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Old 09-01-2011, 06:34 PM   #1
Patra
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Exclamation Beware of Development Interns stealing your ideas

Recently one of my fellow screenwriters told me about producers who will re-write your high concept into their own with the help of staff writers. Anybody have any experiences? Copyright may protect you, but it also may not.
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Old 09-01-2011, 07:04 PM   #2
Hilario113
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Default Re: Beware of Development Interns stealing your ideas

Well producers don't really have staff writers, so no.
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Old 09-01-2011, 08:51 PM   #3
BattleDolphinZero
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Default Re: Beware of Development Interns stealing your ideas

Beware!!!
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Old 09-01-2011, 09:35 PM   #4
wcmartell
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Default Re: Beware of Development Interns stealing your ideas

How do I get a staff writer job in features?

- Bill
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Free Script Tips:
http://www.scriptsecrets.net
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Old 09-01-2011, 09:49 PM   #5
Mac H.
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Default Re: Beware of Development Interns stealing your ideas

Your contact sounds like they believed the stories of the lady calls herself 'The Mother of the Matrix' and who is convinced that her high concept for 'The Matrix' was stolen.

The press release was reprinted as 'news' all over the web - before people realised that there was somewhat of a mismatch between reality and ... umm... her perception of reality. If you want an idea as to how her perception is different - she now also claims that James Cameron stole 'Terminator' from her as well. From the same short story that 'The Matrix' was stolen from.


Don't worry about it.

There is a good reason why it doesn't make sense to 'steal' your script: Since you are a new writer you are probably going to accept a very moderate price for the script to break in.

That means that if an evil producer 'stole' the concept by paying an experienced (and so higher priced) writer to re-write the script she would simply be paying more. Much more - because she would have to pay the 'staff writer' whether the script sold or not .. whereas your deal would be an option which would only cost her real money when she took it further.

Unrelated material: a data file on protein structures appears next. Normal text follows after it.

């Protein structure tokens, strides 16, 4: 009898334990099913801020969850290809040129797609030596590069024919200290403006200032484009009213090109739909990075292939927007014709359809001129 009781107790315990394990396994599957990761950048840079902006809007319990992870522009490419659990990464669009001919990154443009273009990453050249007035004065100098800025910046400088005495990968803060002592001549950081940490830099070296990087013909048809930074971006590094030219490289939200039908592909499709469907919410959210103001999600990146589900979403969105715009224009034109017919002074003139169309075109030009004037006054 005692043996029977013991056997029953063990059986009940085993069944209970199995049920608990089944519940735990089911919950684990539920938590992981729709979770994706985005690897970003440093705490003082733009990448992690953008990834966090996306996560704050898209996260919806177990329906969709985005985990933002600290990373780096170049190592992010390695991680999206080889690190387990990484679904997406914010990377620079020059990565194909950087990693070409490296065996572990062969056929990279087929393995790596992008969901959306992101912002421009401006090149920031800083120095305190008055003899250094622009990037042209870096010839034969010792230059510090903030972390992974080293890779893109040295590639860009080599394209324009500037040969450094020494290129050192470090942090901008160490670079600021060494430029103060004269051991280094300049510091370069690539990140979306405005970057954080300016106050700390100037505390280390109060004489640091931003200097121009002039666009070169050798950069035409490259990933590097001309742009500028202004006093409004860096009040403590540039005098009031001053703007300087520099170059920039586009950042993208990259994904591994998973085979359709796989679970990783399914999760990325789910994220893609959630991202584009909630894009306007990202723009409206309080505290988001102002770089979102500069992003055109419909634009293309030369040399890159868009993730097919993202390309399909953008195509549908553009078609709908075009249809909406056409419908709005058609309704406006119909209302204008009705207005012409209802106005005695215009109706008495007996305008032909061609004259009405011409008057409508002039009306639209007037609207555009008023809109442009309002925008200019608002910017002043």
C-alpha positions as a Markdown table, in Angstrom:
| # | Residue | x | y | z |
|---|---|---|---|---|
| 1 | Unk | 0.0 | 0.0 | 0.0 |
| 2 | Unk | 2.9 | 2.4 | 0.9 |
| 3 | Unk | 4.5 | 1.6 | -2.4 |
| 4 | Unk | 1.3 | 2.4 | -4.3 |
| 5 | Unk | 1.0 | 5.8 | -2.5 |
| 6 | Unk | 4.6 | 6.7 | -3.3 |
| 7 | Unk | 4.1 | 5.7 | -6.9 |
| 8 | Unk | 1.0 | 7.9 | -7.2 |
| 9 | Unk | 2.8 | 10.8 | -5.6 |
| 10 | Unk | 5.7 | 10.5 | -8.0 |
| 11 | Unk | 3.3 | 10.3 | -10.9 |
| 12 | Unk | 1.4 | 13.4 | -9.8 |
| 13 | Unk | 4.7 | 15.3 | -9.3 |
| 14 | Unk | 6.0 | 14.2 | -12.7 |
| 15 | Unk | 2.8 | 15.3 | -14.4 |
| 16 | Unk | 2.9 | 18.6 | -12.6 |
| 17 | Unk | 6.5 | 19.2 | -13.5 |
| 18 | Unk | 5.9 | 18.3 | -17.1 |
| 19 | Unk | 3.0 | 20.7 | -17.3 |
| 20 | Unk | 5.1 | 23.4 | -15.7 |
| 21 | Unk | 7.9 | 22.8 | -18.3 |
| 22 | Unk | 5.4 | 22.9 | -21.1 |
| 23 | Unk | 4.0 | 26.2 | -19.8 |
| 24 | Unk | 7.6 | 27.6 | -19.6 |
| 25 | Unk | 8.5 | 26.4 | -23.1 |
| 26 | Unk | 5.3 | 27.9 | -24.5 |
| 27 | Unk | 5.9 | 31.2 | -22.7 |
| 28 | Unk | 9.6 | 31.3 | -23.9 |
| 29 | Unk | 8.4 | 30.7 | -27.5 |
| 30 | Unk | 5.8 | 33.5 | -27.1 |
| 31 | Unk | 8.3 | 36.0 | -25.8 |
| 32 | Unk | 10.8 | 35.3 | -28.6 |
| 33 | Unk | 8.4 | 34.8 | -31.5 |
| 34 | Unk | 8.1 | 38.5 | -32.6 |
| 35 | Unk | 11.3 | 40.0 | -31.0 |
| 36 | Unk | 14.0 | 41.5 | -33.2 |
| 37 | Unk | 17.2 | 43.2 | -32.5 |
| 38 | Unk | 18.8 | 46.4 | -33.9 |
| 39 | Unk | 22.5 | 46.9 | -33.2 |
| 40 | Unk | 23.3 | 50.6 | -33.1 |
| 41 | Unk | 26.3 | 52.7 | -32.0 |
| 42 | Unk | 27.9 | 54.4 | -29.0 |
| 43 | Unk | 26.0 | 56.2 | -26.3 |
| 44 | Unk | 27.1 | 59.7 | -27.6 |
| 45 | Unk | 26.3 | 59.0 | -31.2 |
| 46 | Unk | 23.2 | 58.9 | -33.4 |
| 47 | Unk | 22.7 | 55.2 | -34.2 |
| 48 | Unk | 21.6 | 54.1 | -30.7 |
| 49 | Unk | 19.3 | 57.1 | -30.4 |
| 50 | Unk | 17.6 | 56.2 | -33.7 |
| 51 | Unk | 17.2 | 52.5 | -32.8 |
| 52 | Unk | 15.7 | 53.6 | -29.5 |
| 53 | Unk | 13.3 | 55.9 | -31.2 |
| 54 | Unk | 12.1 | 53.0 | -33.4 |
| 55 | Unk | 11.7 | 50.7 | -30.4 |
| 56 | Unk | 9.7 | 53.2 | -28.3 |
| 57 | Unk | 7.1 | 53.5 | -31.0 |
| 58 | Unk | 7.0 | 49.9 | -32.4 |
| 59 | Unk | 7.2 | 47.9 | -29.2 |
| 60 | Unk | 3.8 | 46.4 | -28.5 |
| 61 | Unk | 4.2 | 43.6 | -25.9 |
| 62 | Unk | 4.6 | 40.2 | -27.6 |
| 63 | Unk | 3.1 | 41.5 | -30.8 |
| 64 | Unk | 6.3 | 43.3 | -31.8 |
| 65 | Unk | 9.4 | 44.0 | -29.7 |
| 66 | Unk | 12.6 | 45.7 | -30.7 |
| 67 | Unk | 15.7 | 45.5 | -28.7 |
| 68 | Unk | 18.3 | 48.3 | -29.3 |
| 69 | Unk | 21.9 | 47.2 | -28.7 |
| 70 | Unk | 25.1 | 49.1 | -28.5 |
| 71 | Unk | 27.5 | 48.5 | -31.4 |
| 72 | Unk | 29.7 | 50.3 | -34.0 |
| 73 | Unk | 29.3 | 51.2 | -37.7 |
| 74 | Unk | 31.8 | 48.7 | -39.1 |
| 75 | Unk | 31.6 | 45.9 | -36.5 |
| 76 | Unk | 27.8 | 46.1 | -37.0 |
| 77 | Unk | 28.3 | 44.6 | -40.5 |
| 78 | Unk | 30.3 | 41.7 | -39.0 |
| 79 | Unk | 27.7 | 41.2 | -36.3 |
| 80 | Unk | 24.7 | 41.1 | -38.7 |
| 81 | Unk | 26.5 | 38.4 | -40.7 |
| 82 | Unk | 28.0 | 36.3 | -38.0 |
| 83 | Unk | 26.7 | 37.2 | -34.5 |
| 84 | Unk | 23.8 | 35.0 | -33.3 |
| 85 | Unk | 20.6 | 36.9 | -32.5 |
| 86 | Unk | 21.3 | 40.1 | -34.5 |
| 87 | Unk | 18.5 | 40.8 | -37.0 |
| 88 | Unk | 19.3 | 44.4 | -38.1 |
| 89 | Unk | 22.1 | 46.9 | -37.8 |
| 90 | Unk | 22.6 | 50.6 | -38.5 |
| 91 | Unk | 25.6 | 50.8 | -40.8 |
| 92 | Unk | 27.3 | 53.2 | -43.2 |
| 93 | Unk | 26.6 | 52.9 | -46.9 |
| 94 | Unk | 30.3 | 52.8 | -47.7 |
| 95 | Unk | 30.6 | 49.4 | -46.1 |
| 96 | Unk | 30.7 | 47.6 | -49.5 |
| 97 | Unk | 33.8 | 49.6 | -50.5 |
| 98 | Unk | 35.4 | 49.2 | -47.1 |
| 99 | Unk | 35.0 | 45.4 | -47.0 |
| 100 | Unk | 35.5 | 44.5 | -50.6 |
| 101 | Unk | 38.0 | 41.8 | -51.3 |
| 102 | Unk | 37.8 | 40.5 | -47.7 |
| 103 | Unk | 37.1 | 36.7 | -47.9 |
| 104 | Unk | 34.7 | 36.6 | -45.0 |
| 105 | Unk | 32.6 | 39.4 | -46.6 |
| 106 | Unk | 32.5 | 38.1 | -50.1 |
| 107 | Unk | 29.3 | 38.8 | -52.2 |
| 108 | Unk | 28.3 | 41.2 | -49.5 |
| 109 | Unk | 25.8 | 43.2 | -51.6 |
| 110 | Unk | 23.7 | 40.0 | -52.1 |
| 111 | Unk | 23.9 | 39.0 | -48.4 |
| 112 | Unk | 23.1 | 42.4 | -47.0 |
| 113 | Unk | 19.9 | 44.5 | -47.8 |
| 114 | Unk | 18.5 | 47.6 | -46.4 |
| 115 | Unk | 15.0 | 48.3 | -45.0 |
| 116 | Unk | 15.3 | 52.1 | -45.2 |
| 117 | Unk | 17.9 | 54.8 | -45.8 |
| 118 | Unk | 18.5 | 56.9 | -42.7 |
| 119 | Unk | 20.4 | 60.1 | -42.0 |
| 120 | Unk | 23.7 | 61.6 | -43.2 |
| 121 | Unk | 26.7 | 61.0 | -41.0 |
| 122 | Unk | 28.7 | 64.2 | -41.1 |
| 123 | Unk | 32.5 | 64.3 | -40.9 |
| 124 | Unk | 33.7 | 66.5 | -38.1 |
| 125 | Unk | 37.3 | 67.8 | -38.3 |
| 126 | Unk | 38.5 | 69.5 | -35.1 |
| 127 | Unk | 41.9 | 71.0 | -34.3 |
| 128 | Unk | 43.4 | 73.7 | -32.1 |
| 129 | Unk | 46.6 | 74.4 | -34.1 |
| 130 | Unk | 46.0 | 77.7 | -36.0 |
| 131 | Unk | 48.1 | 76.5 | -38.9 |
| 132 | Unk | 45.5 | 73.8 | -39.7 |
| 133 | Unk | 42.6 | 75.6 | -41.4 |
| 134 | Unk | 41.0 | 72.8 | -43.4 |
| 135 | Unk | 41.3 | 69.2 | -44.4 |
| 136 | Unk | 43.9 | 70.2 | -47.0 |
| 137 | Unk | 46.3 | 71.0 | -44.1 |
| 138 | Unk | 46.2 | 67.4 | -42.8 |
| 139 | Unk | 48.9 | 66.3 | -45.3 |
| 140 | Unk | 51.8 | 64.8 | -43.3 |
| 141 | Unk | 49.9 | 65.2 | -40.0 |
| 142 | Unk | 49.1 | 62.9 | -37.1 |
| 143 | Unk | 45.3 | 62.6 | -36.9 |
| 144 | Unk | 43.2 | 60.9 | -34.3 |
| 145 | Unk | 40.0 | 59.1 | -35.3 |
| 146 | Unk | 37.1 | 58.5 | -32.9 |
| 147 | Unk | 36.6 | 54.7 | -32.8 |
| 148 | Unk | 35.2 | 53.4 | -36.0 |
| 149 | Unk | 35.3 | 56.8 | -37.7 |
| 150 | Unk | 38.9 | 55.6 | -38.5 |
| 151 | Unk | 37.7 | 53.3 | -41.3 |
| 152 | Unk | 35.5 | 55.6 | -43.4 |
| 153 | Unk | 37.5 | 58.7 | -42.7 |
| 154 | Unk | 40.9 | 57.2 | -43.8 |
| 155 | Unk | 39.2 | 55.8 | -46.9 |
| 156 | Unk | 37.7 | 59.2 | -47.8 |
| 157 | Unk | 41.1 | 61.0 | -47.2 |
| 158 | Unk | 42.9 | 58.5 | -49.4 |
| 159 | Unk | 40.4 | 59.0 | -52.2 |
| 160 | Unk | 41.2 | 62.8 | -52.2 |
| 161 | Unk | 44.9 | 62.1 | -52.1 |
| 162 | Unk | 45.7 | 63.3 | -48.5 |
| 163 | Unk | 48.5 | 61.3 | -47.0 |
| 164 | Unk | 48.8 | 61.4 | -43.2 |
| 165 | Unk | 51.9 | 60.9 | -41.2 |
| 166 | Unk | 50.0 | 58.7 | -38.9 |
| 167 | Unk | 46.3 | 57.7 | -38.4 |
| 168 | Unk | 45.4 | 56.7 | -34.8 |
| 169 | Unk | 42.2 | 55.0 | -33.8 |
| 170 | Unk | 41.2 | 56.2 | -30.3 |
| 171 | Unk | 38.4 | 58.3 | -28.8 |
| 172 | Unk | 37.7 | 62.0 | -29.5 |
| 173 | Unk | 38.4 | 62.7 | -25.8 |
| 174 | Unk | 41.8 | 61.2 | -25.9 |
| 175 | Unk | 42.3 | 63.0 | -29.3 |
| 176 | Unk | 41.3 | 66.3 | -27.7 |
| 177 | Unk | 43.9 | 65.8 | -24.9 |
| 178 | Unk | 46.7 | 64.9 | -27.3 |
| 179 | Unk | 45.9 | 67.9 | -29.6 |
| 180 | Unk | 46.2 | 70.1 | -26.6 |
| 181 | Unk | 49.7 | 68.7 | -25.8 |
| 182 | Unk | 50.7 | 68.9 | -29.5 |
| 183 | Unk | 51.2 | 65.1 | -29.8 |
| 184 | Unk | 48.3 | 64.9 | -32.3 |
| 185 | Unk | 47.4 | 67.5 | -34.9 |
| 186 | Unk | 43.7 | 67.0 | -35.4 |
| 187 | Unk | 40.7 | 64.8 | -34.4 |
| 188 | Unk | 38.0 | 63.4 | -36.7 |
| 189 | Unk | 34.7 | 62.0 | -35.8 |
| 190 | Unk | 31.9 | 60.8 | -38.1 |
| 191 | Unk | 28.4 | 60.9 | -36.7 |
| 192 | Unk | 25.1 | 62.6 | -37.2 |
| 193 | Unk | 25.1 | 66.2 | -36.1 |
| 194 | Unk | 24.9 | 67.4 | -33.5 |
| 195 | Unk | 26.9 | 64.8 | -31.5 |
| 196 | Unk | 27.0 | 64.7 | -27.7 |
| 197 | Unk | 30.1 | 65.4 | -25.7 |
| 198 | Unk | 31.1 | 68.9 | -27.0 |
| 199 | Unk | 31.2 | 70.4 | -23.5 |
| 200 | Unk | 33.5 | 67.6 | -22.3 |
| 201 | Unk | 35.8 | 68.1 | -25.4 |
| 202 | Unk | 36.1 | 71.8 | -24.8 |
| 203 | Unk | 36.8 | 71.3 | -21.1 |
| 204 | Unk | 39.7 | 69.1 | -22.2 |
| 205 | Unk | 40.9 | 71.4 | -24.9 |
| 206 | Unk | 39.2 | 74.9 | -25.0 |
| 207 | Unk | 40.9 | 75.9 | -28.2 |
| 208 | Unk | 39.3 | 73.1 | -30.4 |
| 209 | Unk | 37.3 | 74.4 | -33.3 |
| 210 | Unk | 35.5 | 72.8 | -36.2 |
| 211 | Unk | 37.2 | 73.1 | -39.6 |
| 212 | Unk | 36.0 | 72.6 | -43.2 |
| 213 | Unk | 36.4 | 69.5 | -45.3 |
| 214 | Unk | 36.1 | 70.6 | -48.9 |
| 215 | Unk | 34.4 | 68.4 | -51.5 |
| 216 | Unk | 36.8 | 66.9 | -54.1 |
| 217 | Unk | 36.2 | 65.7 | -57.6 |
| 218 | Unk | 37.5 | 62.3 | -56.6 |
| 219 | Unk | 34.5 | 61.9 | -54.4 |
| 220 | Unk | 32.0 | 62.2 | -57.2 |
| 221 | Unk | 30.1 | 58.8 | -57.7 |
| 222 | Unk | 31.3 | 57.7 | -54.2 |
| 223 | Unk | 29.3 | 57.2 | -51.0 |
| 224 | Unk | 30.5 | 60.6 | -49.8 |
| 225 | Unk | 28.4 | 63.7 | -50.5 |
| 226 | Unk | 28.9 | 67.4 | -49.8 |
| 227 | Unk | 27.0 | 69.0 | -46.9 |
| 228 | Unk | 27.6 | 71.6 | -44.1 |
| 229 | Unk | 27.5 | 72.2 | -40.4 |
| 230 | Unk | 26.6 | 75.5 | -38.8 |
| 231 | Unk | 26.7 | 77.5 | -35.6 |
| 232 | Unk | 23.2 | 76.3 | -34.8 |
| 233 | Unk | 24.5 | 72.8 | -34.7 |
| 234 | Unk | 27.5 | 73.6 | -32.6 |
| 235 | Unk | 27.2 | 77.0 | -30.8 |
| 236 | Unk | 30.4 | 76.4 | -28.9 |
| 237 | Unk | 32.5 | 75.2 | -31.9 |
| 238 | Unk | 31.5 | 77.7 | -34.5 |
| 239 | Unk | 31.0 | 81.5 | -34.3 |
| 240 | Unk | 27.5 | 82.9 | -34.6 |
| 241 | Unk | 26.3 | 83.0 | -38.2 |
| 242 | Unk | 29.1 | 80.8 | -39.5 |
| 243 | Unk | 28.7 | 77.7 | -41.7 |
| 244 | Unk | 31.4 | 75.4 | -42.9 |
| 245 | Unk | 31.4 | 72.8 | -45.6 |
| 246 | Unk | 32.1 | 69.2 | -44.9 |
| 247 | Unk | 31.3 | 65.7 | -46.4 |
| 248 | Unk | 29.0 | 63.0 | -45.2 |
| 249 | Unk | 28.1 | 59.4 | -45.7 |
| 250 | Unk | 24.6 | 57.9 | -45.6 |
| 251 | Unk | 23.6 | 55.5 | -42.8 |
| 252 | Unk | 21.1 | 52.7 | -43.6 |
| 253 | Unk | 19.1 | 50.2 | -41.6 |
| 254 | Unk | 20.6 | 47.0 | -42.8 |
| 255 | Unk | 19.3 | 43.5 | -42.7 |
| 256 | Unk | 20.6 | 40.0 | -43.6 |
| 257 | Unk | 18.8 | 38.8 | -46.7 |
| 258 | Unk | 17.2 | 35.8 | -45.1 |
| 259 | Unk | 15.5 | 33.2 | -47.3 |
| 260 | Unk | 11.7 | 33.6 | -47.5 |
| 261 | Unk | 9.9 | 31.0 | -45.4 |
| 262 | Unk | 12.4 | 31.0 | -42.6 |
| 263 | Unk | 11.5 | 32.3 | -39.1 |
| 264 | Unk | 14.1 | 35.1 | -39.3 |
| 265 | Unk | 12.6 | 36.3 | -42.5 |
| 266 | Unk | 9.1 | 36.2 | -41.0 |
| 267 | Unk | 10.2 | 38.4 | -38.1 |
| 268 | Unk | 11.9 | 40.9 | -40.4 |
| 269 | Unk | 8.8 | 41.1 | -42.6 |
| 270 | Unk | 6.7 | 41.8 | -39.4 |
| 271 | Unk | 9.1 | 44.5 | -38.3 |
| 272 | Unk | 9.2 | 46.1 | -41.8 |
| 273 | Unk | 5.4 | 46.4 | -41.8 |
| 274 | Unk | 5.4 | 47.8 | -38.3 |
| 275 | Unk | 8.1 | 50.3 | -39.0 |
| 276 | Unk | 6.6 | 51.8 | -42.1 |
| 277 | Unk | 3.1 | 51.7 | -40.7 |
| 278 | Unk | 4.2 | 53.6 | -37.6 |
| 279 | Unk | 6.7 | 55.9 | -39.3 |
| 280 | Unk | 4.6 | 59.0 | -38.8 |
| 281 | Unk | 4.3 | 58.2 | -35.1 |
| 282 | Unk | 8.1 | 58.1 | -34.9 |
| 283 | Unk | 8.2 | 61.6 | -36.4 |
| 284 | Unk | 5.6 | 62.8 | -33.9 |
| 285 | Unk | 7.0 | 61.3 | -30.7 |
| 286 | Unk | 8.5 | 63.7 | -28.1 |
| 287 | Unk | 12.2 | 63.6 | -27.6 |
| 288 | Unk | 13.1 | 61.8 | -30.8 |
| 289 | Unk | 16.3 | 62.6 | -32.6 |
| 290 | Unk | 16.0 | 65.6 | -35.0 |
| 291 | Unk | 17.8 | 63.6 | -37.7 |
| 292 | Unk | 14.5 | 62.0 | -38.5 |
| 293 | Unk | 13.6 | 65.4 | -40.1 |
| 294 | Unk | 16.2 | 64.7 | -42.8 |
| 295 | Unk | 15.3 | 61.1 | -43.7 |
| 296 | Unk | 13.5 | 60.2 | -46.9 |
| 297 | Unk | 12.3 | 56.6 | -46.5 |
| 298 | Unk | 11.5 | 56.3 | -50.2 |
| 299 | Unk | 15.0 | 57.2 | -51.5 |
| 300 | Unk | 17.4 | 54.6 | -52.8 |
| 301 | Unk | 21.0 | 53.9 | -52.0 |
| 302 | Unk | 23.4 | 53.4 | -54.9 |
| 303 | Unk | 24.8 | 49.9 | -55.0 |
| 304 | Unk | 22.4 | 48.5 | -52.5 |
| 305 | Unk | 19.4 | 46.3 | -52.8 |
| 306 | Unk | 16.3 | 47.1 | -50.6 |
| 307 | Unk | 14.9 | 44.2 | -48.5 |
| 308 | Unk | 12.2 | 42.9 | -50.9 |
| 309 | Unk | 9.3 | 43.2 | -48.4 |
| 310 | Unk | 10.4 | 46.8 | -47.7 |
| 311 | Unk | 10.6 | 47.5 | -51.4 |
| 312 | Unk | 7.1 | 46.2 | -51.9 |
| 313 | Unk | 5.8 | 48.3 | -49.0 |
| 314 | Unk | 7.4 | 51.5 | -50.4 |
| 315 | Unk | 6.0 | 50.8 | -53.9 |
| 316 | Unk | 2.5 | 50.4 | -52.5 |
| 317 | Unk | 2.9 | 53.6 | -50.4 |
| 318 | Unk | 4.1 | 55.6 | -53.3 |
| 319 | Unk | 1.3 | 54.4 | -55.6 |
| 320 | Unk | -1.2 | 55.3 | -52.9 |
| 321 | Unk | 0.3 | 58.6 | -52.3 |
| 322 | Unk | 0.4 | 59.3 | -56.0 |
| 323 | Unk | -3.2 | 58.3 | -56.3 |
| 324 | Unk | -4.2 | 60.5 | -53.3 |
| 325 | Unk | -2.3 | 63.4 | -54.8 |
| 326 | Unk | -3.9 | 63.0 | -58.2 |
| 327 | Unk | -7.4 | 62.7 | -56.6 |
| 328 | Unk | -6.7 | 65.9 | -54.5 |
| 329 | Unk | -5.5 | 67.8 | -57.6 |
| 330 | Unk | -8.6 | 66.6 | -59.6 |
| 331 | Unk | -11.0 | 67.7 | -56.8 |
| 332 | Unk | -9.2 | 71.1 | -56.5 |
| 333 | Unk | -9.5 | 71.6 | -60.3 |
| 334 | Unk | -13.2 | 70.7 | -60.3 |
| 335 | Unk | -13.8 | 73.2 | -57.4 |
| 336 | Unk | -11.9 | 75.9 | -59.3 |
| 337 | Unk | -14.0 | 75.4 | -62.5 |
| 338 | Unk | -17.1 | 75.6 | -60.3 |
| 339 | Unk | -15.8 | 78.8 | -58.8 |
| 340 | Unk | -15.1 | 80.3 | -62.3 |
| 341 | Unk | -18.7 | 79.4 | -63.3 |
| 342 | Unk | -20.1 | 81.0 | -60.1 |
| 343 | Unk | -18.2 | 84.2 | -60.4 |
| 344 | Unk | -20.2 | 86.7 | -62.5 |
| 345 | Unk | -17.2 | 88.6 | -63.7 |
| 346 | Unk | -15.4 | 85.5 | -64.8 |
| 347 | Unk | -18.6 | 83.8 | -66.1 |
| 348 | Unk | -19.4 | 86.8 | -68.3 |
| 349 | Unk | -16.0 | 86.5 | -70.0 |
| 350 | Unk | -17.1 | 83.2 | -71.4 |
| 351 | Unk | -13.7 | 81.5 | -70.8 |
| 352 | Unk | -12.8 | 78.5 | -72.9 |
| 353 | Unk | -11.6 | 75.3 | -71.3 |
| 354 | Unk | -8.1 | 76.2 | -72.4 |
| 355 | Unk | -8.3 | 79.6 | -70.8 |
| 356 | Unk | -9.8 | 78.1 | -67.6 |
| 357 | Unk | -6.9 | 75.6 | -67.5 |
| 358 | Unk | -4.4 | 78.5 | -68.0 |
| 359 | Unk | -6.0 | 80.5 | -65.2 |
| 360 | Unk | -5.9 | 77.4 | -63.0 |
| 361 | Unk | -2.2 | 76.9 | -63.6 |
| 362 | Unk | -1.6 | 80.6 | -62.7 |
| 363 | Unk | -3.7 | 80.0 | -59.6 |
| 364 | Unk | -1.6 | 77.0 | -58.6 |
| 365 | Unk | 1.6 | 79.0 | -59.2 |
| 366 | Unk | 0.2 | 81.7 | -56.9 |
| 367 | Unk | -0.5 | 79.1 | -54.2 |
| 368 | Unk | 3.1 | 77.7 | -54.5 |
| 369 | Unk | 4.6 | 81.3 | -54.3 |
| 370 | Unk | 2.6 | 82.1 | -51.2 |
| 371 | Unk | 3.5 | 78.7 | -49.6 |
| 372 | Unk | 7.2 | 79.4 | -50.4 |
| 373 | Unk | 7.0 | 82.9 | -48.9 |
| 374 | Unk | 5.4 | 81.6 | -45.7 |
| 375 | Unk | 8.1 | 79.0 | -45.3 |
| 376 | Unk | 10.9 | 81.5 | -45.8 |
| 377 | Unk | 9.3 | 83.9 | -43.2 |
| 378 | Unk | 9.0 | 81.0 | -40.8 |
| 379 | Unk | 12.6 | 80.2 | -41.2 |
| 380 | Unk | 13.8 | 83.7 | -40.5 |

And why would she do that?

Good luck,

Mac
(PS: In case you still believe the Matrix lady - here is the smoking gun .. the exact sequence in her May 1, 1981 treatment that she believes was stolen to create the Terminator movie:

Quote:
One of the major research and weapon systems development organizations on Earth was headed by a philosopher-scientist, Ikahan. His organization was instrumental in building the Spacestar, a huge vehicle . . . designed for inter-planetary warfare and space travel. . . .

[i]t contained the most secret and highly advanced devices known at that time. The [leaders] commanded Ikahan to use the Spacestar as a vehicle for war against any people who resisted their tyranny. .

. . When all of the preparations were completed, the vessel left the orbiting dock where it had been constructed. . . . These orders clearly stated [that the] rebels on board the Spacestar [engage in interplanetary travel] and destroy . . . the consciousness of God from the population on Earth. .

. . The Spacestar fights many battles with Earth's fleet, pirates, and experiences space storms. Many are wounded, and others die. . . . Eventually, they are forced to land on the planet Sorr, ruled by Queen Johnny, that is completely operated by Machines powered by energy from the "Black Moons". The light from planet Sorr is such that it encompasses everything in darkness . . .

As they stand in the open, the surrounding heavens blaze with fire, lightning, thunderous roars, and other phenomenon. [The director] moves in for a medium close shot of Ikahn who is now standing . . . They are all naked and without shame. Ikahn retired to his quarters for meditation, and received notification from the [leaders] to open his secret orders.

These orders clearly specified . . . that the parties [engage in an] expedition of destruction . . . on Earth [for systematic termination of its future leaders]. [They] descend to Earth . . . [to engage].